The PLEA: Book Club

The PLEA: Book Club

Ideals: The Grand Inquisitor

Freedom is an ideal everyone in society strives towards. However, because society is a complex system of competing interests, some authoritative control is required to maintain order. The question of how we balance the competing needs of individual freedom and societal control is raised in Fyodor Dostoyevsky’s The Grand Inquisitor.

The Grand Inquisitor is a parable from Dostoyevsky’s 1880 novel The Brothers Karamazov. In it, Christ returns to Earth, performing miracles on the streets. For his work, he is arrested and sentenced to death. While he awaits his punishment, the Grand Inquisitor visits the imprisoned Christ to denounce his actions.

The conflict between the Inquisitor and Christ is rooted in their belief systems. Christ believes that people should be free to do as they wish. The Grand Inquisitor believes that humankind should be left happily ignorant while a ruling class holds the burdens of controlling and providing for society. After silently hearing out the Grand Inquisitor, Christ’s response is to kiss him. The Grand Inquisitor, set aback, sets Christ free.

Of the many themes of The Grand Inquisitor, the conflict between absolute freedom and societal control is of central importance. So who was correct? The Grand Inquisitor, who believed society should be controlled, or Christ, who believed society should be free?

How do we determine limits to freedom?

The conflict between freedom and control in our society is an age-old debate. While absolute control is contradictory to the liberal society we have built, so too is absolute freedom.

Consider this simple example. History has shown that when individuals were free to do whatever they pleased with their garbage and other waste, they ended up throwing untreated waste in the streets and in rivers. This harmed the environment and damaged public health.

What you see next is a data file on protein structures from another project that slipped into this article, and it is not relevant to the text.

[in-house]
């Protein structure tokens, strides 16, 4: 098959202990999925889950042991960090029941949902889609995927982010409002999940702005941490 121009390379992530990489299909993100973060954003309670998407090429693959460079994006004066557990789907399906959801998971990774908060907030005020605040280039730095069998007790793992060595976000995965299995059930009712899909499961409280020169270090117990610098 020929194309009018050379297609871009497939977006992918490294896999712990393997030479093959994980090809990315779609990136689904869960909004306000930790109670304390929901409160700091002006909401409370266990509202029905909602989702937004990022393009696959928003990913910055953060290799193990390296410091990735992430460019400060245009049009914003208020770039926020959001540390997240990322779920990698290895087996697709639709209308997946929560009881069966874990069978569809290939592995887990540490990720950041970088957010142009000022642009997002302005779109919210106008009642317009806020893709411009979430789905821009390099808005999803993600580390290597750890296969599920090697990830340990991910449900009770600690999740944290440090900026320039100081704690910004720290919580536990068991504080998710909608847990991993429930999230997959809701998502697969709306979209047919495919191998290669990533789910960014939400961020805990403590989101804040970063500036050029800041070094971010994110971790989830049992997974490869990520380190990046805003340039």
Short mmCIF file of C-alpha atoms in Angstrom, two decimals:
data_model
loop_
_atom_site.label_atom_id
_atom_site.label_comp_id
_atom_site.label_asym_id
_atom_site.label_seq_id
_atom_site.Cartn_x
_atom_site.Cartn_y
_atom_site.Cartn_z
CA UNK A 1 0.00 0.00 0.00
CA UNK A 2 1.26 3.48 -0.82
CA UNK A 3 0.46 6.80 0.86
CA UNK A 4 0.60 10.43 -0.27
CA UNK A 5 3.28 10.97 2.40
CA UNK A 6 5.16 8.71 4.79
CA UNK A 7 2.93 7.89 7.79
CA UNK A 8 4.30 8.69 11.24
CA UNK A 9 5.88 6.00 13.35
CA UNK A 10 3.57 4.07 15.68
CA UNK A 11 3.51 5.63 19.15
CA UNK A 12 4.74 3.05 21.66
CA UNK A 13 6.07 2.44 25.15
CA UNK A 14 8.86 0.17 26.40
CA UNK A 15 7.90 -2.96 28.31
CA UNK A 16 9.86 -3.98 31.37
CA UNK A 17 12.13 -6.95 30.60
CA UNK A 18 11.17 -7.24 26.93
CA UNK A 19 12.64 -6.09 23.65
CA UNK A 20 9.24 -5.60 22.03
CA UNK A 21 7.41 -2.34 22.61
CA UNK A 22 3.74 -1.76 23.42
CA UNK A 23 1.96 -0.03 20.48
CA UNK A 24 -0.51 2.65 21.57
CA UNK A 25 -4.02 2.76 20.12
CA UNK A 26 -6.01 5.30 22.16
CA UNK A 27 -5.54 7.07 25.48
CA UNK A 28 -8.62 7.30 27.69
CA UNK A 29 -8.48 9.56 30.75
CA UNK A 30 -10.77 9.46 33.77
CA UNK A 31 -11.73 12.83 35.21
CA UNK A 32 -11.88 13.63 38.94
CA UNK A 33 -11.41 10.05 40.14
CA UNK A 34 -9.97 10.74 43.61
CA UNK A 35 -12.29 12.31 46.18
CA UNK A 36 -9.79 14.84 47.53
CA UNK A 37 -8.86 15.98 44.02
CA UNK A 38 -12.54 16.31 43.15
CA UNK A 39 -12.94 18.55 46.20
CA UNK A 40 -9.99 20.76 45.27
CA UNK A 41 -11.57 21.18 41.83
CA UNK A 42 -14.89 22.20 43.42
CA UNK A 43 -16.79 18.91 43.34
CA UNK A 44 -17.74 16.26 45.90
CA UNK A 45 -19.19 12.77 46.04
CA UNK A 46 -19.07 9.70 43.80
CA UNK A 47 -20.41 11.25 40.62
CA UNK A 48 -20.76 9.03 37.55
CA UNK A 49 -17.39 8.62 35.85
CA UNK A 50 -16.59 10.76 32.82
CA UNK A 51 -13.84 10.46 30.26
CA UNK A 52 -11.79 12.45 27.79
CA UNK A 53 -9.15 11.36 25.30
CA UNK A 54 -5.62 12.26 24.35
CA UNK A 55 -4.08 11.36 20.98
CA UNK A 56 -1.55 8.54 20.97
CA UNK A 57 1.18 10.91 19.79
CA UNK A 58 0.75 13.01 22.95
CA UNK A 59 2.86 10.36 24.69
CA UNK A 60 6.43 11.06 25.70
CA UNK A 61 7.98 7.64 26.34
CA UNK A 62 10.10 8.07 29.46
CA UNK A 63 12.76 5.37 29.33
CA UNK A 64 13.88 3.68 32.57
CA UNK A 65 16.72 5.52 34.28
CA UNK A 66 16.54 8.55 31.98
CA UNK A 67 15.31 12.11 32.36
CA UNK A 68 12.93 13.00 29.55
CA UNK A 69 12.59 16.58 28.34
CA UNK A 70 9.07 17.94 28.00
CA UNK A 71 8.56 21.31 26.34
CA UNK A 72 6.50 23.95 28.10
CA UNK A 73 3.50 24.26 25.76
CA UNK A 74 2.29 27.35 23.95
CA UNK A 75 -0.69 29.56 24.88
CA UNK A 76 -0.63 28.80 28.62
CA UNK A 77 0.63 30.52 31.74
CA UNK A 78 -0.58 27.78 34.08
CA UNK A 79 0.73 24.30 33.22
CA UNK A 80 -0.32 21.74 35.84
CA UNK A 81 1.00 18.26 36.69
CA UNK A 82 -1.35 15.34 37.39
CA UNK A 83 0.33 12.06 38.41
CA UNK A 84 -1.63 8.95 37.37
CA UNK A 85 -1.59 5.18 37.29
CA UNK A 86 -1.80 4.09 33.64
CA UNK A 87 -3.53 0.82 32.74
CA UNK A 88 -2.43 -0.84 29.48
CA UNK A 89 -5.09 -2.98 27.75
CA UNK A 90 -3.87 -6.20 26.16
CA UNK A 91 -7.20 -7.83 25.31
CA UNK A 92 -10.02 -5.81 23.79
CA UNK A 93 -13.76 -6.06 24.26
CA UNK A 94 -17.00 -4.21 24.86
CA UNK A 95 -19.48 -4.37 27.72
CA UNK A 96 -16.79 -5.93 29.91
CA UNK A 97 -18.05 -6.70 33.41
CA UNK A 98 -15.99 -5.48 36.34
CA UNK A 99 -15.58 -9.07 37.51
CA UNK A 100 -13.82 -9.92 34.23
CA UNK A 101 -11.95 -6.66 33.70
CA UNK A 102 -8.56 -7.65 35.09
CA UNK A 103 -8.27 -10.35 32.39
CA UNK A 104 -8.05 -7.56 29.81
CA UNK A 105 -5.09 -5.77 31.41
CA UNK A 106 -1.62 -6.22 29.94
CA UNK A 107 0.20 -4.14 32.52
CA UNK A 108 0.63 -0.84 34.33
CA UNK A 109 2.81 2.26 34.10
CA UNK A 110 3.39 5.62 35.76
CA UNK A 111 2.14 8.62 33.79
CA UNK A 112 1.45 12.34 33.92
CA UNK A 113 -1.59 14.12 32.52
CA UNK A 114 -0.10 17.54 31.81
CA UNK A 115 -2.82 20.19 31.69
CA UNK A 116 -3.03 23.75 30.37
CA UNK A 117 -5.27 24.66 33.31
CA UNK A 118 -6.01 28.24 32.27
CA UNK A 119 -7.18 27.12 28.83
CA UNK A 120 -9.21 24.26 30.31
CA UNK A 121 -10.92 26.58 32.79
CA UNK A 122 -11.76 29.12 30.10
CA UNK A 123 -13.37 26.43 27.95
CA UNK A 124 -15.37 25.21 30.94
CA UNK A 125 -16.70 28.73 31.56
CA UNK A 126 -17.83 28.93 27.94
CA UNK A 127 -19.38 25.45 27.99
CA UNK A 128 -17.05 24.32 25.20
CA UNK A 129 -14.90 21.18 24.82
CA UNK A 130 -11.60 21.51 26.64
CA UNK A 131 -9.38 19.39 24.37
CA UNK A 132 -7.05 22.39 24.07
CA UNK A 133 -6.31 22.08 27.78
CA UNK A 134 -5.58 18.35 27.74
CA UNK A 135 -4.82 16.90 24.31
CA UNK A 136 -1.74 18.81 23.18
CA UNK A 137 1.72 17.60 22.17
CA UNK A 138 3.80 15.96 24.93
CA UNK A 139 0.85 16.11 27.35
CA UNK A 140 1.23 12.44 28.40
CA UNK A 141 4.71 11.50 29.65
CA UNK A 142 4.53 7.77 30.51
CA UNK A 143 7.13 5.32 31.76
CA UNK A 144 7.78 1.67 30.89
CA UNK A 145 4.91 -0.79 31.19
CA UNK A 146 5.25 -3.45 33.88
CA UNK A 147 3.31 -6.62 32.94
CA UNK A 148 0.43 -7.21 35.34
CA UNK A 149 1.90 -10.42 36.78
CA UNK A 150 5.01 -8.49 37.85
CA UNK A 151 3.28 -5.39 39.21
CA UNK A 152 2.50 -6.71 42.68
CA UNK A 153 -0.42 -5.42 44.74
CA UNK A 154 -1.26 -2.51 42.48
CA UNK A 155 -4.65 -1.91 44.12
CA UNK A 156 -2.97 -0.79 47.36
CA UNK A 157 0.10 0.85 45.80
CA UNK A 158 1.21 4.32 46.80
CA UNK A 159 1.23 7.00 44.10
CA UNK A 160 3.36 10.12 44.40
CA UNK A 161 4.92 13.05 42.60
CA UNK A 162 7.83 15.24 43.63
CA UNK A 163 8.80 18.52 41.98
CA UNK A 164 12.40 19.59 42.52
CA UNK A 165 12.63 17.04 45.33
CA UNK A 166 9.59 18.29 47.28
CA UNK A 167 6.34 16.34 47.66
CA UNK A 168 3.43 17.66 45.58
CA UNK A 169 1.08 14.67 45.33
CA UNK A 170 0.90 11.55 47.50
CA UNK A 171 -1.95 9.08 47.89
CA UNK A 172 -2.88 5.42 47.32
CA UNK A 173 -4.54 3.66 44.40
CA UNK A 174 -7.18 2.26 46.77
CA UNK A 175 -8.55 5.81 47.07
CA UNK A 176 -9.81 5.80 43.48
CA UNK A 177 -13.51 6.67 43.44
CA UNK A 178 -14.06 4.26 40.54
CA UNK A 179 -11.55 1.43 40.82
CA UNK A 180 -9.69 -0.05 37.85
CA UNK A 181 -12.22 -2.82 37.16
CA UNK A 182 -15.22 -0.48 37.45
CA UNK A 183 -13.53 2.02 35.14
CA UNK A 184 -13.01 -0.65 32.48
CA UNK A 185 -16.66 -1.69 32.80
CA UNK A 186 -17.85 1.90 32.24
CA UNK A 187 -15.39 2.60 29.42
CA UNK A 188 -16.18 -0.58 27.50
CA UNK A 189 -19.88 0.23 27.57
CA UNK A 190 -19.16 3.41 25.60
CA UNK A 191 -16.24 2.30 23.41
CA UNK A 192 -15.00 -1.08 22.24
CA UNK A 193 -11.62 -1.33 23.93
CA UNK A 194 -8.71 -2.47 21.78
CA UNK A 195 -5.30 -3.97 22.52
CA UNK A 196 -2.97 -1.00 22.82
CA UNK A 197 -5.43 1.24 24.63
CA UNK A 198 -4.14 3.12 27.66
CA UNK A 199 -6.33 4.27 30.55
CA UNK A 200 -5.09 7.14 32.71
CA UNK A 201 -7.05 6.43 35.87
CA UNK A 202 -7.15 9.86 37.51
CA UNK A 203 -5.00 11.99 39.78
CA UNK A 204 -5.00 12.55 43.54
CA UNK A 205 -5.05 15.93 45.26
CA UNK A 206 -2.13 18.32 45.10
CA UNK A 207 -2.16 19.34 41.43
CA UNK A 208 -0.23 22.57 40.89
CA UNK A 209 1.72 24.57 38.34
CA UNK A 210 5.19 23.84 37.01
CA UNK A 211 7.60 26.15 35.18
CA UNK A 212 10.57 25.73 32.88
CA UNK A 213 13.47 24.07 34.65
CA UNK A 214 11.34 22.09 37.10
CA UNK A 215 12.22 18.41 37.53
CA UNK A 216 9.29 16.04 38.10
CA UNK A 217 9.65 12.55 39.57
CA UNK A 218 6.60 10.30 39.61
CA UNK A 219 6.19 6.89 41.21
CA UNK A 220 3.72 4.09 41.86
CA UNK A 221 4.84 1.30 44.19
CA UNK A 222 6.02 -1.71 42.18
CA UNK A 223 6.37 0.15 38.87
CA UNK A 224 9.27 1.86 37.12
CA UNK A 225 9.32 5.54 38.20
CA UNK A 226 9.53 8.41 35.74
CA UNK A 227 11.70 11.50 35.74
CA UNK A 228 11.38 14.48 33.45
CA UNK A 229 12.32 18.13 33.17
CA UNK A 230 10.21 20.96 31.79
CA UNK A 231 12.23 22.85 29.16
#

Facing polluted rivers and filthy streets, cities and countries created laws and regulations to limit what could be done with waste. This resulted in a cleaner environment and less disease. So while people’s freedom to dispose of their waste as they pleased was limited, their freedom from filth and disease was enhanced. In other words, one freedom had to be limited in order to preserve another freedom.

This illustrates why society has generally accepted that the most freedom an individual can enjoy is the freedom to do what they please, so long as their actions do not infringe upon the freedom of another. To determine the limits to these freedoms, we democratically elect governments to create laws and regulations on our behalf.

In this sense, there was some validity to both the position of the Grand Inquisitor and the position of Christ. In practice, society has determined that the concept of freedom must be balanced with the concept of control. This perhaps explains the ending of The Grand Inquisitor: when the Grand Inquisitor lets Christ free, the meaning could very well be that both freedom and control must find ways to co-exist in our society.

Book Chat

  1. Some literary critics believe that because Christ refused Satan’s’ offerings, Christ represented the ability of people to act with inherent goodness. Even if there is an inherent goodness in people, do our actions sometimes fall short of our ideals?
  2. What do you think motivated the Grand Inquisitor to believe in absolute control? What checks do we have on those in power in our local, provincial, and national governments?
  3. Can you think of some examples of freedom and control co-existing in your everyday life?

Just who was Machiavelli?